Figure 1
Figure 1

MoRK13 and MoRK13-inf PrP localises predominantly to lipid raft fractions. Representative immunoblots of subcellular fractions (1-10) obtained from MoRK13 and MoRK13-inf. Equivalent volumes of each fraction were resolved on gradient gels. Proteins were transferred to PVDF, which was sectioned based on the predicted molecular weight of the protein of interest, with each PVDF strip probed with the relevant antibody. CTB dot blot - 3 μl of fraction was dried onto nitrocellulose membrane, and blotted as described in the methods. LR = lipid raft; ER = endoplasmic reticulum; MT = mitochondria; EE = early endosome; CTB = cholera toxin subunit B (LR marker); Flot1 = Flotillin 1 (LR marker); Bcl-2 = anti-apoptotic MT marker protein; Bip = ER lumen chaperone protein; EEA1 = EE antigen 1.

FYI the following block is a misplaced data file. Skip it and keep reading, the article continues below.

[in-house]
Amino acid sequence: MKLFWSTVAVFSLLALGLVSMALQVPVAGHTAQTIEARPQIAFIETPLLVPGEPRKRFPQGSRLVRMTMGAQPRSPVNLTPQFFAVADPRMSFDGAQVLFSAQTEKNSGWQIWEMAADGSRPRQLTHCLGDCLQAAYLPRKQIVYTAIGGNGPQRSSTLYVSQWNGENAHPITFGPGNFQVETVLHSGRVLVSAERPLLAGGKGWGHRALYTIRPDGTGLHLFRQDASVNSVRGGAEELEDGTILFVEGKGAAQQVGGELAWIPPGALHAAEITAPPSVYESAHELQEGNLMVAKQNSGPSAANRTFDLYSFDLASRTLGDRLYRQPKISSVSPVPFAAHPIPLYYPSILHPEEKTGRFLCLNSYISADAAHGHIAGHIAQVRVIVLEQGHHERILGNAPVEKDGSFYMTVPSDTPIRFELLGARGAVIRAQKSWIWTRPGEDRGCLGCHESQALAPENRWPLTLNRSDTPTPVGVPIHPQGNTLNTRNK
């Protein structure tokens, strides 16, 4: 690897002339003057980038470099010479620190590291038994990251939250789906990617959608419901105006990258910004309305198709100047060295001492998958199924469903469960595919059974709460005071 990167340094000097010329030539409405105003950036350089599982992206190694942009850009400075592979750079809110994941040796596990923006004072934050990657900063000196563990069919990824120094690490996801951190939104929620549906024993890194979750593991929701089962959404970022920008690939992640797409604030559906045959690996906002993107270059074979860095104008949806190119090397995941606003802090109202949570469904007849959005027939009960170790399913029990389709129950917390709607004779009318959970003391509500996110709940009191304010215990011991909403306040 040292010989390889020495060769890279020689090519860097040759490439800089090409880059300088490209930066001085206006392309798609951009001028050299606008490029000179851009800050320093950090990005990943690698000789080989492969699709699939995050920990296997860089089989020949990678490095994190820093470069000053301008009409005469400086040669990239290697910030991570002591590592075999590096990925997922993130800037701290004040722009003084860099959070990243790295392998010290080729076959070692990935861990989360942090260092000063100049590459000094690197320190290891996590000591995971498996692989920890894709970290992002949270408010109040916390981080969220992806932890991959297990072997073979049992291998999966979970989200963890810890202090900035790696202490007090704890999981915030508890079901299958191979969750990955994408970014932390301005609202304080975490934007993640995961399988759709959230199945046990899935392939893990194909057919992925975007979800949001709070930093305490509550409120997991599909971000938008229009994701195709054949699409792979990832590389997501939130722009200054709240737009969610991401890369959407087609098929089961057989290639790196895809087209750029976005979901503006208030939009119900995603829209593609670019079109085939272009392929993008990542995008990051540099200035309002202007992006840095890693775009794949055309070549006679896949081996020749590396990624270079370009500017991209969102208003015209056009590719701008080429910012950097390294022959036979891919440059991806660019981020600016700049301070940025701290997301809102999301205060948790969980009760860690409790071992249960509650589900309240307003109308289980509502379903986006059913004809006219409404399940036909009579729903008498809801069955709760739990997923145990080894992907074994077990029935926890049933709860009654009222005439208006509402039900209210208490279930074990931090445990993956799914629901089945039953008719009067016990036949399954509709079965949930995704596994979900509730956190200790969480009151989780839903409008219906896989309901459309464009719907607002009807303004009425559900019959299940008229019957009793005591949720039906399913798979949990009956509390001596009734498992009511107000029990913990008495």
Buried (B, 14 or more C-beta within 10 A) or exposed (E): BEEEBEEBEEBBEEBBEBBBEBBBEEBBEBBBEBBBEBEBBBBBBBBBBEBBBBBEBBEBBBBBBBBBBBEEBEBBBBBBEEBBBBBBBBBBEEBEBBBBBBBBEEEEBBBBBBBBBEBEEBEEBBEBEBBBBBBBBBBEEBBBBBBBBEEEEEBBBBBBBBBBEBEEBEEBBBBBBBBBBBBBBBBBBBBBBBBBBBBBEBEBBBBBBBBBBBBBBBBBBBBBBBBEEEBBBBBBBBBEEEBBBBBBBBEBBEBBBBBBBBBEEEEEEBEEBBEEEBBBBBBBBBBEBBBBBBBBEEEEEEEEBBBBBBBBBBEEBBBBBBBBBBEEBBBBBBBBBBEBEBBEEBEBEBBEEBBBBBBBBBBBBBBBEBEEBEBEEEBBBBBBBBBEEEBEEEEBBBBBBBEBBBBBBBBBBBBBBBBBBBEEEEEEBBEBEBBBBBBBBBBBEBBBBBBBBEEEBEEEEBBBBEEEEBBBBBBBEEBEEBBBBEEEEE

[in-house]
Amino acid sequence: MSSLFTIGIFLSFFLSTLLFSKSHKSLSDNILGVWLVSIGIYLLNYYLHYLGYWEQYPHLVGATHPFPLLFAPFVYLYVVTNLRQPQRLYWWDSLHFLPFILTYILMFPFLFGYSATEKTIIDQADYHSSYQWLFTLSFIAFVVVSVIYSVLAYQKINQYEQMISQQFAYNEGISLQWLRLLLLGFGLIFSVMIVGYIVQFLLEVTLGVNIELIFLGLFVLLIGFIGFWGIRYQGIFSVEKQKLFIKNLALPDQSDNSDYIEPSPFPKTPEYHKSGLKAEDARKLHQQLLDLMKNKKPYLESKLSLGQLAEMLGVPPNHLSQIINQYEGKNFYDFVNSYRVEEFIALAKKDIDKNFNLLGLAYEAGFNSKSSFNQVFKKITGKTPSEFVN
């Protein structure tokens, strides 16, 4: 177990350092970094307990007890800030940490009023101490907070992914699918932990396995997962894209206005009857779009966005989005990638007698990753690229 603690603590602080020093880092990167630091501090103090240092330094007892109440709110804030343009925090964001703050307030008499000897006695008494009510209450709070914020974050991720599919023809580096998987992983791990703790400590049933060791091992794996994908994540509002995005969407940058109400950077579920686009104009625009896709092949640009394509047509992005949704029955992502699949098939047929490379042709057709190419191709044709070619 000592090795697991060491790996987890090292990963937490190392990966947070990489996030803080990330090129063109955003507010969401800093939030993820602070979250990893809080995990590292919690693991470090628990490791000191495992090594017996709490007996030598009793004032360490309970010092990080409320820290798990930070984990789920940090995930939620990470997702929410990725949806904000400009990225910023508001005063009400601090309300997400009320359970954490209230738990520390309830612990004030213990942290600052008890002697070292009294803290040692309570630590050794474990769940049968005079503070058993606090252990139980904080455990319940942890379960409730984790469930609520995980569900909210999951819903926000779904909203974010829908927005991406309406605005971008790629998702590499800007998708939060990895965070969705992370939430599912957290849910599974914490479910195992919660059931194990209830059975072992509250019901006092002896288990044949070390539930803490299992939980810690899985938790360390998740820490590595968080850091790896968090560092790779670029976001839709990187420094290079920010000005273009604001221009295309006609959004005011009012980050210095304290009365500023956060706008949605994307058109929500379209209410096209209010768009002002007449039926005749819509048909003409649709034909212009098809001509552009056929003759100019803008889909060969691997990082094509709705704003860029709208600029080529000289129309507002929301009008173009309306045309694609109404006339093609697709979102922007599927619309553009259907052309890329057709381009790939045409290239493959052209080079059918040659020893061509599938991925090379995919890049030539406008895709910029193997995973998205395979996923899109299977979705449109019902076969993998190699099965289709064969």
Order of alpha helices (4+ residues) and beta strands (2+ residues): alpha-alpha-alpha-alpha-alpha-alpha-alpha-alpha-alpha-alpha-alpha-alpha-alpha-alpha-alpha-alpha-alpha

Figure 2
Figure 2

PrP res is enriched in lipid raft fractions of MoRK13-inf cells. (A) Equivalent volumes of PK treated MoRK13-inf fractions resolved on 10-20% Tris-glycine SDS PAGE and immunoblotted (top panel), and representative fraction PrPres dot blot (bottom panel). (B) Quantification of PrPres from dot blots of six separate cellular fractionations. Fractions enriched in lipid raft (LR), endoplasmic reticulum (ER), mitochondrial (MT) and early endosome (EE) marker proteins are highlighted. Comparison of relative PrPres levels by one way ANOVA; *** p < 0.001, ns = not significant.

High levels of prion infectivity are present in lipid raft and ER/MT marker enriched fractions of MoRK13-inf cells